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The past few weeks have brought mixed news in the realm of sexuality education. At the end of June, we wrote about a House sub-committee vote to eliminate programs proven to reduce teen and unplanned pregnancy, reduce abortion and save tax dollars in Fiscal Year 2016. Since then, a Senate sub-committee voted to advance similar cuts, proposing a budget that would significantly cut funding for the evidence-based Teen Pregnancy Prevention Program (TPPP) and for Title X family planning centers, while increasing funding for abstinence-only until marriage programs by 300 percent. By gutting funding to family planning services for low-income individuals and undermining evidence-based programs like TPPP, these appropriations bills would leave millions of Americans without information and services to keep themselves safe and healthy.
by Sharon Mann The phrase “what goes around, comes around” came to mind recently as I remembered back five years to the time I saw my daughter, Ayelet, off on a flight from Tel Aviv to Toronto, Canada. She was headed to URJ Camp George, a Reform Jewish summer camp where she would spend the summer as a camper, part of an Israeli youth delegation from the Israel Movement for Progressive Judaism. Now, she’s graduated from Mechinat Gal’s Pre-Army Academy, a post-high school Israeli gap year program that emphasizes volunteer work, leadership training, and enrichment studies. As a staff member at The Hannaton Educational Center, she’s come full circle, welcoming North American teens from NFTY in Israel to her home, eretz Yisrael (the land of Israel). At Hannaton, the teenagers participate in a tikkun olam chavaya (repairing the world experience) that includes hands-on volunteer work as they learn to make a positive contribution to Israel and the world.
Many of today’s North American Jews can trace their family roots to the vast expanse in between Vitebsk, Belarus, and Khabarovsk, Russia. Today, there are more than 40 Reform Jewish communities in this region, and that number is growing.
by Curtis Ramsey-Lucas Twenty-five years ago, on July 26, 1990, President George H.W. Bush signed the Americans with Disabilities Act (ADA). The ADA and the subsequent ADA Amendments Act, signed in 2008 by President George W. Bush, expanded opportunities for Americans with disabilities by reducing barriers and changing perceptions. As a result, our society is more open and accessible to people with disabilities today than it was just a generation ago.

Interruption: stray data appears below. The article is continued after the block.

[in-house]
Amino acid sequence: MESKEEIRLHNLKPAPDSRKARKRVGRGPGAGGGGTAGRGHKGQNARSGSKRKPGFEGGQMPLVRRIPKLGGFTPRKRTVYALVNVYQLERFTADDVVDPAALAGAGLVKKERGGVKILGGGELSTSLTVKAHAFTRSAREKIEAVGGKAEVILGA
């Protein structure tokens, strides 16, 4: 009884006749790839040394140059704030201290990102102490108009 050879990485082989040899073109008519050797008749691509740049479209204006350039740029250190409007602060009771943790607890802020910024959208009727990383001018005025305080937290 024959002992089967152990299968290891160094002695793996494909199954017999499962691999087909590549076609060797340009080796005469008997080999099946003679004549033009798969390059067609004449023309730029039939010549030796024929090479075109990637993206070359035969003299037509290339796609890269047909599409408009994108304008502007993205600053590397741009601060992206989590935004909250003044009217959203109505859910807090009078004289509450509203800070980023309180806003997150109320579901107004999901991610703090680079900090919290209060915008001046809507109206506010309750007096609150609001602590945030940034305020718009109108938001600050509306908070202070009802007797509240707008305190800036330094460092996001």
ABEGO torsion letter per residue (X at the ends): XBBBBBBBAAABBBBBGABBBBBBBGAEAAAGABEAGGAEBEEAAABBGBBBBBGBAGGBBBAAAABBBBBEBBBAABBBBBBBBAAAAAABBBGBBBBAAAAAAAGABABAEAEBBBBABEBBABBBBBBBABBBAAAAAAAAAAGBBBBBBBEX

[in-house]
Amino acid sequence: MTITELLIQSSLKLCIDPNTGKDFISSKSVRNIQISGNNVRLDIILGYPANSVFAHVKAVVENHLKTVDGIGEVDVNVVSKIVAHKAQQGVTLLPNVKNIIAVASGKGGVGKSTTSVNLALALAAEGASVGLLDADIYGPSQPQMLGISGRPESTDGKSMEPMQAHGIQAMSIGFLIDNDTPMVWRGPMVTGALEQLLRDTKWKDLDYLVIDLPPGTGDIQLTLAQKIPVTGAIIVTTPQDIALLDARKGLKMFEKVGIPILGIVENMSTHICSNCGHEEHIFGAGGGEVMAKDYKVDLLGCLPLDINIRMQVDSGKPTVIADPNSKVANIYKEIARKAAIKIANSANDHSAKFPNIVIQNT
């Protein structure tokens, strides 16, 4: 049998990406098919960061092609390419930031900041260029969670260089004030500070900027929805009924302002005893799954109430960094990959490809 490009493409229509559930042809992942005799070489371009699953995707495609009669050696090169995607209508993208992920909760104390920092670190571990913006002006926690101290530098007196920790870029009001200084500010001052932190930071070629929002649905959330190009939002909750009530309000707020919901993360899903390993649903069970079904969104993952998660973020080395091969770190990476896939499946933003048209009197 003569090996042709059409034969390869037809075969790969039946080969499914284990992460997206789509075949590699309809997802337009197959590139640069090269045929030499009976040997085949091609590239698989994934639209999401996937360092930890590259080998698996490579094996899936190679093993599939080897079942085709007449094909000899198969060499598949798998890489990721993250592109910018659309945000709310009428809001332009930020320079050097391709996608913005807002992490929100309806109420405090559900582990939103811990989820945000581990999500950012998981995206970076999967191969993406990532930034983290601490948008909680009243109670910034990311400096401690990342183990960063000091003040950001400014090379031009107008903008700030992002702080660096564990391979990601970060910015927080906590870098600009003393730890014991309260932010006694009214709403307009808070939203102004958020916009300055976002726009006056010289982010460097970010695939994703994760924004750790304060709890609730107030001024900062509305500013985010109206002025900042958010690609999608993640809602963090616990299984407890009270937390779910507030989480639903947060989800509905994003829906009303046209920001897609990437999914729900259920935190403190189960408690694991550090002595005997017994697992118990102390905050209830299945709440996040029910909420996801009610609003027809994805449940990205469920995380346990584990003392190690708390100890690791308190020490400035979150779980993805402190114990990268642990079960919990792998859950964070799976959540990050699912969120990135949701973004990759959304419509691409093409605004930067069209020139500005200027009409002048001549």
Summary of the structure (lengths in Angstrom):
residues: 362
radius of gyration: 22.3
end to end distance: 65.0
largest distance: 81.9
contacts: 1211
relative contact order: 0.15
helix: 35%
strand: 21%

Sports, games, art and science projects. Swimming, hiking, climbing. Laughing, learning, sharing. It’s these activities, and more, that transform summer camp into one of the strongest links in the Reform Movement’s chain of connections. In fact, summertime for the URJ is like one huge game of connect-the-dots. Connecting current campers with alumni. Connecting clergy with worshippers.
by Sharon Mann Congregations are always thinking of new ways to attract and interest younger members. While this is, of course, essential, it is perhaps just as important for congregations to consider what they are doing to engage and enrich older members who want to remain connected as they deal with circumstances that arise later in life. At my congregation, Kehillat Emet VeShalom (the only synagogue in Nahariya, Israel, affiliated with the Israel Movement for Progressive Judaism), we’ve been dealing with a unique version of this scenario. Looking at our community, we asked ourselves: What happens to olim (immigrants) who make aliyah (move to Israel) at an advanced age? Many of these olim live on low, fixed incomes and have difficulty learning Hebrew well. Our congregation saw that these challenges limited new residents’ ability to take part in Israeli society and that, despite the passage of time, they continued to struggle with difficulties adjusting to life in Israel. Between 2002 and 2003, a large wave of older immigrants from Argentina settled in Nahariya. Our congregation stepped up to the challenge of working with these olim, as well as with veteran immigrants, to provide them with support and the opportunity to participate in Jewish social and educational programs that they otherwise could not afford or understand. We've also embraced new and veteran English-speaking immigrants from across the religious spectrum.